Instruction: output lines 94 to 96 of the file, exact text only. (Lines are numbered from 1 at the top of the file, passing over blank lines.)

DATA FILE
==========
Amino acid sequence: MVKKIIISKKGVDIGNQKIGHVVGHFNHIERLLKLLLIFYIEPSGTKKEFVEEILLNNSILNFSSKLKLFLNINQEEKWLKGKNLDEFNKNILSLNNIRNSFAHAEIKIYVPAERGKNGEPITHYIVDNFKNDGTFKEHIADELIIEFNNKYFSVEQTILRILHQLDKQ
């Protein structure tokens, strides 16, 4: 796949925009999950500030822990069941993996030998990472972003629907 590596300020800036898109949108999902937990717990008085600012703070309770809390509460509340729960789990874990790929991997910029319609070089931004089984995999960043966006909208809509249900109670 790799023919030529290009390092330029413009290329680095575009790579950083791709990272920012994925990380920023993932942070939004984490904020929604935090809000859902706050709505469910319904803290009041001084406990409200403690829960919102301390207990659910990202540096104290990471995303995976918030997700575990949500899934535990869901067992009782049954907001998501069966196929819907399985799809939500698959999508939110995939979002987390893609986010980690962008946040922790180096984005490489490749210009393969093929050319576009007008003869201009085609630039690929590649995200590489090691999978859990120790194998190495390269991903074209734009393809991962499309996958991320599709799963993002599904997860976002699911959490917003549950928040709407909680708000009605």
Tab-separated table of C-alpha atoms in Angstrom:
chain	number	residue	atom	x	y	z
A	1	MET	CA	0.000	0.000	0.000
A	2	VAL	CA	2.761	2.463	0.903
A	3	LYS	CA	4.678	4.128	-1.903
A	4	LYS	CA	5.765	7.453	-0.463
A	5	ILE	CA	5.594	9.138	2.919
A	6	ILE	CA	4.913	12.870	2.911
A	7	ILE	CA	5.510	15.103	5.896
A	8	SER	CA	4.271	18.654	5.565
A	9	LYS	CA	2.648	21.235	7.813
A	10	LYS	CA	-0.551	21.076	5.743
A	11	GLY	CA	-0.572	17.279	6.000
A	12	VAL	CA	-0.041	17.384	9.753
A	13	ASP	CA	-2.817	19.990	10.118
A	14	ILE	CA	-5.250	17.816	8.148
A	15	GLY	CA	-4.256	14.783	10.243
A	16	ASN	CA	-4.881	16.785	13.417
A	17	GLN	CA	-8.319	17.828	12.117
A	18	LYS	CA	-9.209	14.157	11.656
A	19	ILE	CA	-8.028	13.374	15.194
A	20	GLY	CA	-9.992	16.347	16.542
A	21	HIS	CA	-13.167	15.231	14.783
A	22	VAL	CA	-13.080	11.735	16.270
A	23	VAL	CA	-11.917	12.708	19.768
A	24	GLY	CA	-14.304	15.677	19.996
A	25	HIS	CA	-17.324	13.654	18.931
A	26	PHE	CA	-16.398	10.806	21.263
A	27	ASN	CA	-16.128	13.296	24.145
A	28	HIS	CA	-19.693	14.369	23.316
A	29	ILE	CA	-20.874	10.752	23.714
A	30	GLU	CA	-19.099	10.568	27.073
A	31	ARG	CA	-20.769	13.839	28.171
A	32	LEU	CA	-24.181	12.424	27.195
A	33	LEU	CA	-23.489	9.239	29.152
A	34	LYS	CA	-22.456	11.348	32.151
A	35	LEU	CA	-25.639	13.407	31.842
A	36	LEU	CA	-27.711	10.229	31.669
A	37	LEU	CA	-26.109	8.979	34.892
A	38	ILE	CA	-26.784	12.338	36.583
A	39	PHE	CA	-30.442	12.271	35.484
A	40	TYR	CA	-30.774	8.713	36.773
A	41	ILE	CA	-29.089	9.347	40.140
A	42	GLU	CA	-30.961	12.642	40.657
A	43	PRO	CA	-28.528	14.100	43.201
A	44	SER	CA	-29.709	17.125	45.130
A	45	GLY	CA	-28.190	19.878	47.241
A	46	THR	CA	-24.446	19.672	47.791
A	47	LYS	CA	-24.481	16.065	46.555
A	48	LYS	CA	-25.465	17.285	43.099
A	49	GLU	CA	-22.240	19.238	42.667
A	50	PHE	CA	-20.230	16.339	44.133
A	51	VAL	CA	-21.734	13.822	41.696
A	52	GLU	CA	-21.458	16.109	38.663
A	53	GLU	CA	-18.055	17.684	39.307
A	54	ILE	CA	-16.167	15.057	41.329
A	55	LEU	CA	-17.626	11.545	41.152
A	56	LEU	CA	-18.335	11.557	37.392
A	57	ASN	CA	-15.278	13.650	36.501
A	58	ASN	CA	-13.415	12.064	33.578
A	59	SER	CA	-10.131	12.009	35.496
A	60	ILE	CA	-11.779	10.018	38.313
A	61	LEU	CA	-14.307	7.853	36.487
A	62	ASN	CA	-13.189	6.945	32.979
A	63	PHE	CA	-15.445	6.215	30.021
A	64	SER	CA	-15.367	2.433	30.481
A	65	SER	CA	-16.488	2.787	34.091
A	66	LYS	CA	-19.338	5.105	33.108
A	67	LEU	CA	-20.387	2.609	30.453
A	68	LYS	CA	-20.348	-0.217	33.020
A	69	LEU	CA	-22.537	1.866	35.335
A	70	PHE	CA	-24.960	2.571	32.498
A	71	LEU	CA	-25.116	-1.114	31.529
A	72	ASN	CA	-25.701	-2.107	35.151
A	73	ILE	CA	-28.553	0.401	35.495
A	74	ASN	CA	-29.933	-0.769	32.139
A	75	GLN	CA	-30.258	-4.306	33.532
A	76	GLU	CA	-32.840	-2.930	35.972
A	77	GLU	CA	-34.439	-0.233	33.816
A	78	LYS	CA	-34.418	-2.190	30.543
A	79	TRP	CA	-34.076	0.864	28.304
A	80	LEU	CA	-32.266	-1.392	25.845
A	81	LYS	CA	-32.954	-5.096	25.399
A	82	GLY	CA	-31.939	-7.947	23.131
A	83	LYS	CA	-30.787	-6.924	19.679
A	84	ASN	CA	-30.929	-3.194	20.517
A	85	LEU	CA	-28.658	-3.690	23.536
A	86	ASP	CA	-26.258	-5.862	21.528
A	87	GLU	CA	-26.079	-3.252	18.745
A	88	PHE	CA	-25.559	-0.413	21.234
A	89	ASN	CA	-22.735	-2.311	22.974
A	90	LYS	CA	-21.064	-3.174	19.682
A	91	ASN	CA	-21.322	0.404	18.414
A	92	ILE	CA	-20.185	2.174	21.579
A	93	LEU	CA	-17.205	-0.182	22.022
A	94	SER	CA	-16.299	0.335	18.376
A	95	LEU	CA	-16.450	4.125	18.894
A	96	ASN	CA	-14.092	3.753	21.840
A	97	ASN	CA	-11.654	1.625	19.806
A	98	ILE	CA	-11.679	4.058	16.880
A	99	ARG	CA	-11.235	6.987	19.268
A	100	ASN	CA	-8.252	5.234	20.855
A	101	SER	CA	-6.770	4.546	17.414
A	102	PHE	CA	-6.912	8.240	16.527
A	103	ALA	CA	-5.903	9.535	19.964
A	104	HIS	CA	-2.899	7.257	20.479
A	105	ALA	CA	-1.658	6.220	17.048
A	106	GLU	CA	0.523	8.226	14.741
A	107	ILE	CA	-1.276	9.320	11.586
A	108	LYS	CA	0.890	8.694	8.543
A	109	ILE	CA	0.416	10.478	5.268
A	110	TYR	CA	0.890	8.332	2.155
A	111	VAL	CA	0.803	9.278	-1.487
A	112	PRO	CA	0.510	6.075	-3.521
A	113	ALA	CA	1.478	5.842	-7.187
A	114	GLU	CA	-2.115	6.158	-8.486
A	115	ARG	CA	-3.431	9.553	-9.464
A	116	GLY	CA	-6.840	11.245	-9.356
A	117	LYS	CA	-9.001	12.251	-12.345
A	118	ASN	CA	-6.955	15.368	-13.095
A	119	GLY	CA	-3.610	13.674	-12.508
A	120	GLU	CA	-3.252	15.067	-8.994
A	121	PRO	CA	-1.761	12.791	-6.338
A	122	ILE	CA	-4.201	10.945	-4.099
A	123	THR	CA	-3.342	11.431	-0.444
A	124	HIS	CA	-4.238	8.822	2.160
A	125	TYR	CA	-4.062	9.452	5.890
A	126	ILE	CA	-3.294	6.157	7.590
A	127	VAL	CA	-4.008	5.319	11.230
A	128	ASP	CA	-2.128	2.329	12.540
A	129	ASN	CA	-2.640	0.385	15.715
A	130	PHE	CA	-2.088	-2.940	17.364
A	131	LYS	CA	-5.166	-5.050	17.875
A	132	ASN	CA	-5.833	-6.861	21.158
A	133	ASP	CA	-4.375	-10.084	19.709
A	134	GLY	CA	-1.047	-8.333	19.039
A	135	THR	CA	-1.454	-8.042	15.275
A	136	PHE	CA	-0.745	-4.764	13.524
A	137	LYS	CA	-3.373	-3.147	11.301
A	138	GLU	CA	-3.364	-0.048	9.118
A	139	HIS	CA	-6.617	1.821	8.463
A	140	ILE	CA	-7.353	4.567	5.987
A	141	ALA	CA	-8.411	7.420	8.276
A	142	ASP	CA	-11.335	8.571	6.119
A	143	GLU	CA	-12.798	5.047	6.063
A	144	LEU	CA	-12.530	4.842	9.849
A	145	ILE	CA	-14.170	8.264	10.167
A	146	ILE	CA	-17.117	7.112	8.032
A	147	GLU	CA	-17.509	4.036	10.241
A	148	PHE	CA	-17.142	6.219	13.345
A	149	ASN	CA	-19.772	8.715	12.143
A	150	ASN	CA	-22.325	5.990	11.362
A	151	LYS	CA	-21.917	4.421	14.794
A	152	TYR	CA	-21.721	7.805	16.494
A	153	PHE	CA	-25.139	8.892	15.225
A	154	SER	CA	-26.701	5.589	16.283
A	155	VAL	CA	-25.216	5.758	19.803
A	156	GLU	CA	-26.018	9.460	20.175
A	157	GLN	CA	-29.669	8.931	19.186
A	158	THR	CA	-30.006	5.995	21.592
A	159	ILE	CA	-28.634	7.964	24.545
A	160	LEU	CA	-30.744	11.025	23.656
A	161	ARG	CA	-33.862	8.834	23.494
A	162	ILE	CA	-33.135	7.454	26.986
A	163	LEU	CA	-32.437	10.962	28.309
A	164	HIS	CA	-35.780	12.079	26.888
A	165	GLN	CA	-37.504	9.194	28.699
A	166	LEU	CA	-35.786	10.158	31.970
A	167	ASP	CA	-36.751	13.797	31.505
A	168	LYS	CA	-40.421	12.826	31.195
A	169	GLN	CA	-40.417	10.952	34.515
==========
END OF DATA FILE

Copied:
A	90	LYS	CA	-21.064	-3.174	19.682
A	91	ASN	CA	-21.322	0.404	18.414
A	92	ILE	CA	-20.185	2.174	21.579